I headed over to Kilminning. I heard a goose honking and then a pair of geese flew over. A greylag followed by a pink-footed goose. The only geese I saw all day and such an obliging mixed flock. I think they were waiting just to make my new year’s day list. At Kilminning there was a small flock of tits with some goldcrests and a siskin flew over calling, but only two new species in half an hour. It was time to head to a different habitat. Balcomie Beach and the sea produced a flurry of new species: oystercatchers and redshanks to make a total of 40, then turnstones, a couple of bar-tailed godwits, and rock pipits also on the beach. At sea, great black-backed and black-headed gulls, eiders, cormorants, and further out kittiwakes, razorbills and guillemots passing: 50 species. Further on towards Fife Ness there was a flock of common scoter, lots of long-tailed ducks, shags and the occasional red-throated diver and common gull. A grey heron flew off from a rock pool at Fife Ness and roosting on the rocks were a mixed flock of ringed plover, grey plover and a dunlin. I headed down the coast path back to Crail accompanied by a kestrel hovering at eye height just ahead of me, keeping always just a few meters ahead, wary but not really shy. It was so close to me I could see the feathers around its eye and bill fluttering in the wind as it kept its head perfectly still, watching for voles below. A great bird and number 60.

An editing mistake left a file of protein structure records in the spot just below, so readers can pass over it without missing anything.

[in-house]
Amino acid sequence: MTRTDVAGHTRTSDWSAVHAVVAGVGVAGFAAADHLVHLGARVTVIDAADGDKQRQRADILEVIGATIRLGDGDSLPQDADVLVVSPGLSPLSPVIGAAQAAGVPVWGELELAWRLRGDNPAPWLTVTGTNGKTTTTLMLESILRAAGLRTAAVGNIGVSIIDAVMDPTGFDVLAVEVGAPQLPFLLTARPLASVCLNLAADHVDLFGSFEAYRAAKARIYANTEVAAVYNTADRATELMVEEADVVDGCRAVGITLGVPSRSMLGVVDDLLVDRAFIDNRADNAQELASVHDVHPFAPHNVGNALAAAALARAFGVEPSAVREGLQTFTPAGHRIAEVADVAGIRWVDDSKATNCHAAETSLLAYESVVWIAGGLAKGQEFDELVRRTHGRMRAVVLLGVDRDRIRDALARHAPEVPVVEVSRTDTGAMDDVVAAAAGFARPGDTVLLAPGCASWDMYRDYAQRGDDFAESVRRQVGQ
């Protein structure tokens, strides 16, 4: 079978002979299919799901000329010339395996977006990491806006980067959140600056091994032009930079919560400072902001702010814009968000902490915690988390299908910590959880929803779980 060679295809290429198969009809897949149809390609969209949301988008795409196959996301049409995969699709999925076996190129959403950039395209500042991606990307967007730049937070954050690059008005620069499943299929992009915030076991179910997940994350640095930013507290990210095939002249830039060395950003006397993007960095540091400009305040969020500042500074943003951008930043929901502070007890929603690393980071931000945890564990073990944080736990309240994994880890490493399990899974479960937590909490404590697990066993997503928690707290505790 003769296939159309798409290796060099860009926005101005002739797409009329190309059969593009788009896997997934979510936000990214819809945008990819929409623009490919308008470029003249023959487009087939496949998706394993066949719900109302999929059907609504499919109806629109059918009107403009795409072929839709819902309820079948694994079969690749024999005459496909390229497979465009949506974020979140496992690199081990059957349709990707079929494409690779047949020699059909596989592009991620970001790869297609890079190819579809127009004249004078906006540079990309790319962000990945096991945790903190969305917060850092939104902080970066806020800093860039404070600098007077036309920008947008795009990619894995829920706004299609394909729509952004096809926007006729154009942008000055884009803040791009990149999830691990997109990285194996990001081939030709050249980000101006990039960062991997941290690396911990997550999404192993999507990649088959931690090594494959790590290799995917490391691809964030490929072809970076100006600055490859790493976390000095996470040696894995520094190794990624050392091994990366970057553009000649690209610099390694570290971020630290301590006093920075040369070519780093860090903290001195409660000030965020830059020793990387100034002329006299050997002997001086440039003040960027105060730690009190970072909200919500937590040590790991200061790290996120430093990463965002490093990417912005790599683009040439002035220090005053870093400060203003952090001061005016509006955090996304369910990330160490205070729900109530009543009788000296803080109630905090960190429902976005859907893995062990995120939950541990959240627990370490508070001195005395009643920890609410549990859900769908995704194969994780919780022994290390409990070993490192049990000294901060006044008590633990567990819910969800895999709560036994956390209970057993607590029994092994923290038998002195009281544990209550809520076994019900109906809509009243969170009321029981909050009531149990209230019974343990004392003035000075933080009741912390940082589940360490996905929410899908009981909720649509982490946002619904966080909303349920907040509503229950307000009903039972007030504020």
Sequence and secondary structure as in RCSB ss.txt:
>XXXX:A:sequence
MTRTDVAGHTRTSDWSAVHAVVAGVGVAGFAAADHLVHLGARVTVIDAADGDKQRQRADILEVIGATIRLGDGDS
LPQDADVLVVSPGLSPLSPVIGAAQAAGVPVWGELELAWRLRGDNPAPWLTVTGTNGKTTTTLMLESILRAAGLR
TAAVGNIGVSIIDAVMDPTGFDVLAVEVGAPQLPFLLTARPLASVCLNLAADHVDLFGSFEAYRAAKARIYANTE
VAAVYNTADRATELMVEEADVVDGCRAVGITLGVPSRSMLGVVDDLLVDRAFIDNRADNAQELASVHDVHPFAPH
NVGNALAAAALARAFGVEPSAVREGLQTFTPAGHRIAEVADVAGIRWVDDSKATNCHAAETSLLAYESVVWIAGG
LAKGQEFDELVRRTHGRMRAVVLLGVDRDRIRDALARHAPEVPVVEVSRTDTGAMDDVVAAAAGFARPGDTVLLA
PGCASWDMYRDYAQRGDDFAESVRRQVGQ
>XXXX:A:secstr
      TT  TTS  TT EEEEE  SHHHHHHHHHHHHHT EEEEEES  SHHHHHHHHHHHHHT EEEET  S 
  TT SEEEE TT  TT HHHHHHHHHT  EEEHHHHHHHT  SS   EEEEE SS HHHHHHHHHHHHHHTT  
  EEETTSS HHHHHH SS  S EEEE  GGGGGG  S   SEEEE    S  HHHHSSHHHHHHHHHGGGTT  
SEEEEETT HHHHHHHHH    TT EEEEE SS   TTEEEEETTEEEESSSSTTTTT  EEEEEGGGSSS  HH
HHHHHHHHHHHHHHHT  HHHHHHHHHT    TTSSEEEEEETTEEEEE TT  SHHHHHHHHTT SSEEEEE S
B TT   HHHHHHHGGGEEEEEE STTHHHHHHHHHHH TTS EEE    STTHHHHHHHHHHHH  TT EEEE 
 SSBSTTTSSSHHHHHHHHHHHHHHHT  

Female common scoter: number 53

Female common scoter: number 53

There was nothing new until Roome Bay with its goldeneyes, red-breasted merganser and the mallards at the boating pond. And then the star bird of the day. I was watching out for fulmars on the way to the harbour when I saw a dark shearwater shape shooting back towards Roome Bay. It was a juvenile arctic skua, another one not in the South Atlantic. I watched it chase down a common gull. And then at last a single fulmar perched on its nest site below Castle Walk. It regarded me and I regarded it: the same bird undoubtedly that I always see there. I wished my neighbour a happy new year. Time for lunch with 65 species in the bag.